20 Mar 2017

At HRbuilders we are committed to connecting great HR people, providing you with valuable curated content and helping you as an HR professional to stay ahead of the curve. It is also our mission to shake things up in the in the sector of Human Resources and to look into the new ways of working in gamechanging companies in Belgium and abroad.

In this week’s edition of #ConnectWithContent, it’s all about the people as we zoom into the different ways people are moving through (up, down, laterally and diagonally) and out of organizations and why circling back can also be a win for everyone.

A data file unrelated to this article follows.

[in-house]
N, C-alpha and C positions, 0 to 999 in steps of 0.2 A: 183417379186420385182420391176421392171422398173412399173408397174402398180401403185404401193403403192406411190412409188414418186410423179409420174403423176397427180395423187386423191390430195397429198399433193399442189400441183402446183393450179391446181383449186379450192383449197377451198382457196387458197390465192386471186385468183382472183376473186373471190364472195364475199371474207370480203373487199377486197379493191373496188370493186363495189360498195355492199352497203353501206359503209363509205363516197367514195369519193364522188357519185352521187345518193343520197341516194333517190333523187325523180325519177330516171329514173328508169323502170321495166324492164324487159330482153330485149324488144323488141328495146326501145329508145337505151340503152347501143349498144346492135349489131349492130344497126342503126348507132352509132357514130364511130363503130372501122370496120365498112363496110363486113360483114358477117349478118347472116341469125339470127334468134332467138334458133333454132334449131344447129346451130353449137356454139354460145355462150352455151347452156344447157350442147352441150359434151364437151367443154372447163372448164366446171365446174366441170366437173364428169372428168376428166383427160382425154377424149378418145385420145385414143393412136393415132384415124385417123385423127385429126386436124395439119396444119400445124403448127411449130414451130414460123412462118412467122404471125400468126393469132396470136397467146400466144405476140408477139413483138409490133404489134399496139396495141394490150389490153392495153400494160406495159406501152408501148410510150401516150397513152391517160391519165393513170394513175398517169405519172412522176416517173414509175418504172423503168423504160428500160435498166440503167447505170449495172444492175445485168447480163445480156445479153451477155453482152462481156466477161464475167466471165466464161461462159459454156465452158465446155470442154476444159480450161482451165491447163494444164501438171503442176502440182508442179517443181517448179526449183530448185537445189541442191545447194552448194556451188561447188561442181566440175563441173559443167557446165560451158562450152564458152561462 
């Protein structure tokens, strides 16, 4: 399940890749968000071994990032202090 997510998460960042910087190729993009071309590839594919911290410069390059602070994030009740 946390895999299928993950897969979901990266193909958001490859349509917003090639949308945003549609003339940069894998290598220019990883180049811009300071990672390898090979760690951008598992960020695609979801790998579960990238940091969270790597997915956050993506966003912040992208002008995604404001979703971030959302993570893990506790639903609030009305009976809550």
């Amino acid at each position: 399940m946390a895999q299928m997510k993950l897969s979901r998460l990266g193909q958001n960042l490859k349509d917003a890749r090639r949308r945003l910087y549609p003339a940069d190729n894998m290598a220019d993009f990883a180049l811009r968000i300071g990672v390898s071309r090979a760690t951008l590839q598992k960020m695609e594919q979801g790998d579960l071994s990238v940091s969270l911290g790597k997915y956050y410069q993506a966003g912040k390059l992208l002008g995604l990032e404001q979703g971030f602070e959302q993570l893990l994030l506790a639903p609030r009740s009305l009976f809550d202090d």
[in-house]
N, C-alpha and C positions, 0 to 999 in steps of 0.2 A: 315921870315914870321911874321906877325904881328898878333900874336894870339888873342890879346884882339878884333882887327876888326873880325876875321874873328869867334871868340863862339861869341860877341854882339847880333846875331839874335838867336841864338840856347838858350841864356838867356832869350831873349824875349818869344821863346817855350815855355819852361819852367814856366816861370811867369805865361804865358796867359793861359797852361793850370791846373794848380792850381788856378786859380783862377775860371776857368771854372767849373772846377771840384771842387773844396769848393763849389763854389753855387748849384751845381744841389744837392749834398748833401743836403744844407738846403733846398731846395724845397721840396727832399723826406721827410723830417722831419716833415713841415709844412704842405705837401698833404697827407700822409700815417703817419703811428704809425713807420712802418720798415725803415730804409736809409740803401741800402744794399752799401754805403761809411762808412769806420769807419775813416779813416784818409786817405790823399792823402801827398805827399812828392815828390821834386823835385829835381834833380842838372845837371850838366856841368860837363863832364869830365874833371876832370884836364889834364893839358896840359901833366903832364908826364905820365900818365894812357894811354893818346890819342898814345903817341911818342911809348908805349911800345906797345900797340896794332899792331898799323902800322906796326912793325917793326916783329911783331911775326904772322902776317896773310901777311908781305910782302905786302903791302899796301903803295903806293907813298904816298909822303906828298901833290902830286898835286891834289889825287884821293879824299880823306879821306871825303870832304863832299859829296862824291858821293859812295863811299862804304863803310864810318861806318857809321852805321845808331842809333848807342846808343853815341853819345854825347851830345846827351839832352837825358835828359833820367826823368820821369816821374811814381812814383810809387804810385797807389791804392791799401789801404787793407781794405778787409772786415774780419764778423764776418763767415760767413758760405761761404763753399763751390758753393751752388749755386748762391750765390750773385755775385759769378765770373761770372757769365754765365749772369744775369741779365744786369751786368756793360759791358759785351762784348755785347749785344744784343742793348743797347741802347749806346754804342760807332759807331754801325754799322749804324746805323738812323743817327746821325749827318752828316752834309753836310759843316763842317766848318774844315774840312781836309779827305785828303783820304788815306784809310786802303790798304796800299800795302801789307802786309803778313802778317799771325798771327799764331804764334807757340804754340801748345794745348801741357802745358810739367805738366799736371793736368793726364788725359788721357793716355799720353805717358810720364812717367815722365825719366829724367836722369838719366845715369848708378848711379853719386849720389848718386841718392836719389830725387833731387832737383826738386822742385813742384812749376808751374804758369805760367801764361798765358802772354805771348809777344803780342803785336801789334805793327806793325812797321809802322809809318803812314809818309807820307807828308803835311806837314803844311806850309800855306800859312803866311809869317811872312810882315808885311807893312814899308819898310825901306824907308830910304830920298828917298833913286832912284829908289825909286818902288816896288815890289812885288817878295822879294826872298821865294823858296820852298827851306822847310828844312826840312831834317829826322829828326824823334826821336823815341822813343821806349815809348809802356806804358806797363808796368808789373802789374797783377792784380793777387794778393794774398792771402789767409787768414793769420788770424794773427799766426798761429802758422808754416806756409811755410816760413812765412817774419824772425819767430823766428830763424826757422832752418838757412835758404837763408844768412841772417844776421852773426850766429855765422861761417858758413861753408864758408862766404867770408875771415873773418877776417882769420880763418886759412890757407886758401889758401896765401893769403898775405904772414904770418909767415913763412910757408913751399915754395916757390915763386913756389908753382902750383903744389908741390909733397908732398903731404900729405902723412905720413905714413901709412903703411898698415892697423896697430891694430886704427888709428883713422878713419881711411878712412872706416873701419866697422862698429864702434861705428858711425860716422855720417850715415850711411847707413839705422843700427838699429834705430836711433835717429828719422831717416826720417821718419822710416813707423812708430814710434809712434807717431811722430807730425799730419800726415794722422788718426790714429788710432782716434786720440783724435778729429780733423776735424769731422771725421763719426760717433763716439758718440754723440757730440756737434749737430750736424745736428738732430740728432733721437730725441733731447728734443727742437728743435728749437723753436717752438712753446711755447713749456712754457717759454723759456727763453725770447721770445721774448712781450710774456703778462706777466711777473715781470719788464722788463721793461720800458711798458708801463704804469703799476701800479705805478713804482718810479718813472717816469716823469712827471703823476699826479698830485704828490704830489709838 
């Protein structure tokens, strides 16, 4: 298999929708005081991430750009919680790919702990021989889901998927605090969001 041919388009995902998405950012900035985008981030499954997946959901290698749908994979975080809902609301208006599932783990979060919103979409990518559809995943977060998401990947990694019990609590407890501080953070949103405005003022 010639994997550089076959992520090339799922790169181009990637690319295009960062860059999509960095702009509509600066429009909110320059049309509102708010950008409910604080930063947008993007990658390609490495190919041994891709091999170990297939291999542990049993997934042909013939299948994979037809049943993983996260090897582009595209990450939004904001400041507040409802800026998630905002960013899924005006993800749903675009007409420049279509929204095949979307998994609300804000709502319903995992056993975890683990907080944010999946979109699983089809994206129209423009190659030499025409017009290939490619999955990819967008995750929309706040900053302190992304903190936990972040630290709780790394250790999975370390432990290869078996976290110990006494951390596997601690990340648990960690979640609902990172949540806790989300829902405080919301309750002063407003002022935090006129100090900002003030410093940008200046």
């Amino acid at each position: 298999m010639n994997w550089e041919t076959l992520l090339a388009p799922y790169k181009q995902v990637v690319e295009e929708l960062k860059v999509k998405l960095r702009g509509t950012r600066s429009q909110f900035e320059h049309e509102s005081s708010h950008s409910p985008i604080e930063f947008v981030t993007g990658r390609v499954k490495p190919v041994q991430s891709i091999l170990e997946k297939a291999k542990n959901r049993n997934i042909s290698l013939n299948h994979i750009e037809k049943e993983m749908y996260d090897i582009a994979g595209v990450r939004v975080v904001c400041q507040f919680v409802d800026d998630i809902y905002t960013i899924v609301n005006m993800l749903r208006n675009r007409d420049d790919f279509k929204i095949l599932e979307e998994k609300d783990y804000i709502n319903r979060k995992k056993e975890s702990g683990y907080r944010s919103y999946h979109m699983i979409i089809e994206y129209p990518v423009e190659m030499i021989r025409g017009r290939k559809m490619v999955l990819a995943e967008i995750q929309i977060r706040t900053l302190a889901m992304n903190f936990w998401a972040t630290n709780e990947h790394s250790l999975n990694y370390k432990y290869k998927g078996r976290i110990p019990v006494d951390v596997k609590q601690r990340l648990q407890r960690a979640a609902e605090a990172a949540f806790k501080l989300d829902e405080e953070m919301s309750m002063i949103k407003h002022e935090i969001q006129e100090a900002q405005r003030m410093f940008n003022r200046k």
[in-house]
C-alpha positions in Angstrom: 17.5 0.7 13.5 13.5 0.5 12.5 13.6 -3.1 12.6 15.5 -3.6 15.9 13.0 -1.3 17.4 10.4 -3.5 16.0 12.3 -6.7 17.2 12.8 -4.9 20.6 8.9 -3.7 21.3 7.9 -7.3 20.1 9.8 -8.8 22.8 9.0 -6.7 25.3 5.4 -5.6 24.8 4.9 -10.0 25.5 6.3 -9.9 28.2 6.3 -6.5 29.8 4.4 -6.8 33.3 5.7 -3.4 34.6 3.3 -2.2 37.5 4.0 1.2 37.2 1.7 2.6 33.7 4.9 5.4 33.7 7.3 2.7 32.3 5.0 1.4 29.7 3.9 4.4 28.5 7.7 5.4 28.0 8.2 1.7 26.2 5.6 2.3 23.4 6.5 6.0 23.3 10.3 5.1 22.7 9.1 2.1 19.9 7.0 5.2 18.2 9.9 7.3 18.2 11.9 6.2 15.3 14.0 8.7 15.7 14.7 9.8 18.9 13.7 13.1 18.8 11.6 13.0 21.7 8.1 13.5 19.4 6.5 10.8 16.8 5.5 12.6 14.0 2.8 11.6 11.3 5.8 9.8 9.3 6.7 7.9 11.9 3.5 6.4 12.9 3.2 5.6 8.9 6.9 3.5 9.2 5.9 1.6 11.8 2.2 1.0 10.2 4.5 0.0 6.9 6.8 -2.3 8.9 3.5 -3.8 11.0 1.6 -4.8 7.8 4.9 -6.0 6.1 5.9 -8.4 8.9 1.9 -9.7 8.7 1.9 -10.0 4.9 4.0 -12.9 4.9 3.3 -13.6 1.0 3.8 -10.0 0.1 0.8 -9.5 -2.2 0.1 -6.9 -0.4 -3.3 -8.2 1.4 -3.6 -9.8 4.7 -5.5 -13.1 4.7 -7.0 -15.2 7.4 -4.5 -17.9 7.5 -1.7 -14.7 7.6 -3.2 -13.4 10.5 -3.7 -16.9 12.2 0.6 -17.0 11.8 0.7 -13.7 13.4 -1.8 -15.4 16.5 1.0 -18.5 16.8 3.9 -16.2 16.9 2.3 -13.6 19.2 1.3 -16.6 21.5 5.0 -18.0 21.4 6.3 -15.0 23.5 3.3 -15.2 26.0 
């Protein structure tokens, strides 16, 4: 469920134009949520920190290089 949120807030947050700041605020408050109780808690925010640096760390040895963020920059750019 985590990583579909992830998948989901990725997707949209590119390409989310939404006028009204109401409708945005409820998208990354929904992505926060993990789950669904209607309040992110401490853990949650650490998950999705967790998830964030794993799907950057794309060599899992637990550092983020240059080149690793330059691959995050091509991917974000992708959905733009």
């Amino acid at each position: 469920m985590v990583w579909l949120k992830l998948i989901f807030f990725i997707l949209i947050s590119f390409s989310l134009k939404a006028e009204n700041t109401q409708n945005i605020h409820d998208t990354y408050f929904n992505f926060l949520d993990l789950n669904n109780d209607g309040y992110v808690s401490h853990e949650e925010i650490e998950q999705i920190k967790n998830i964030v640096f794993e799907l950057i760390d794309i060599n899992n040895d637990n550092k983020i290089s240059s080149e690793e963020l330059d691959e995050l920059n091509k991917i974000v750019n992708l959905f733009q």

Are your employees looking for new jobs?

Chances are the answer is “yes.” Studies show that around 40 percent of workers are planning to look for a new job within the next six months, and 69 percent say they’re already passively looking. Concerns over speedier job-hopping are now at a fever pitch. By recent estimates, nearly half of employees could leave their jobs by the end of 2017. With all this leaving, companies are scrambling to find (new) ways to hang onto the talent they’ve already hired for as long as they possibly can.

The first article focusses on how to keep your employees. The author of the second article challenges you to look at the bigger picture and claims that helping your best employees quit is a good thing. The third article introduces the wins of boomerang employees for the employee and for the organization. Enjoy the read and feel free to share or add your comments.

5 ways to keep your employees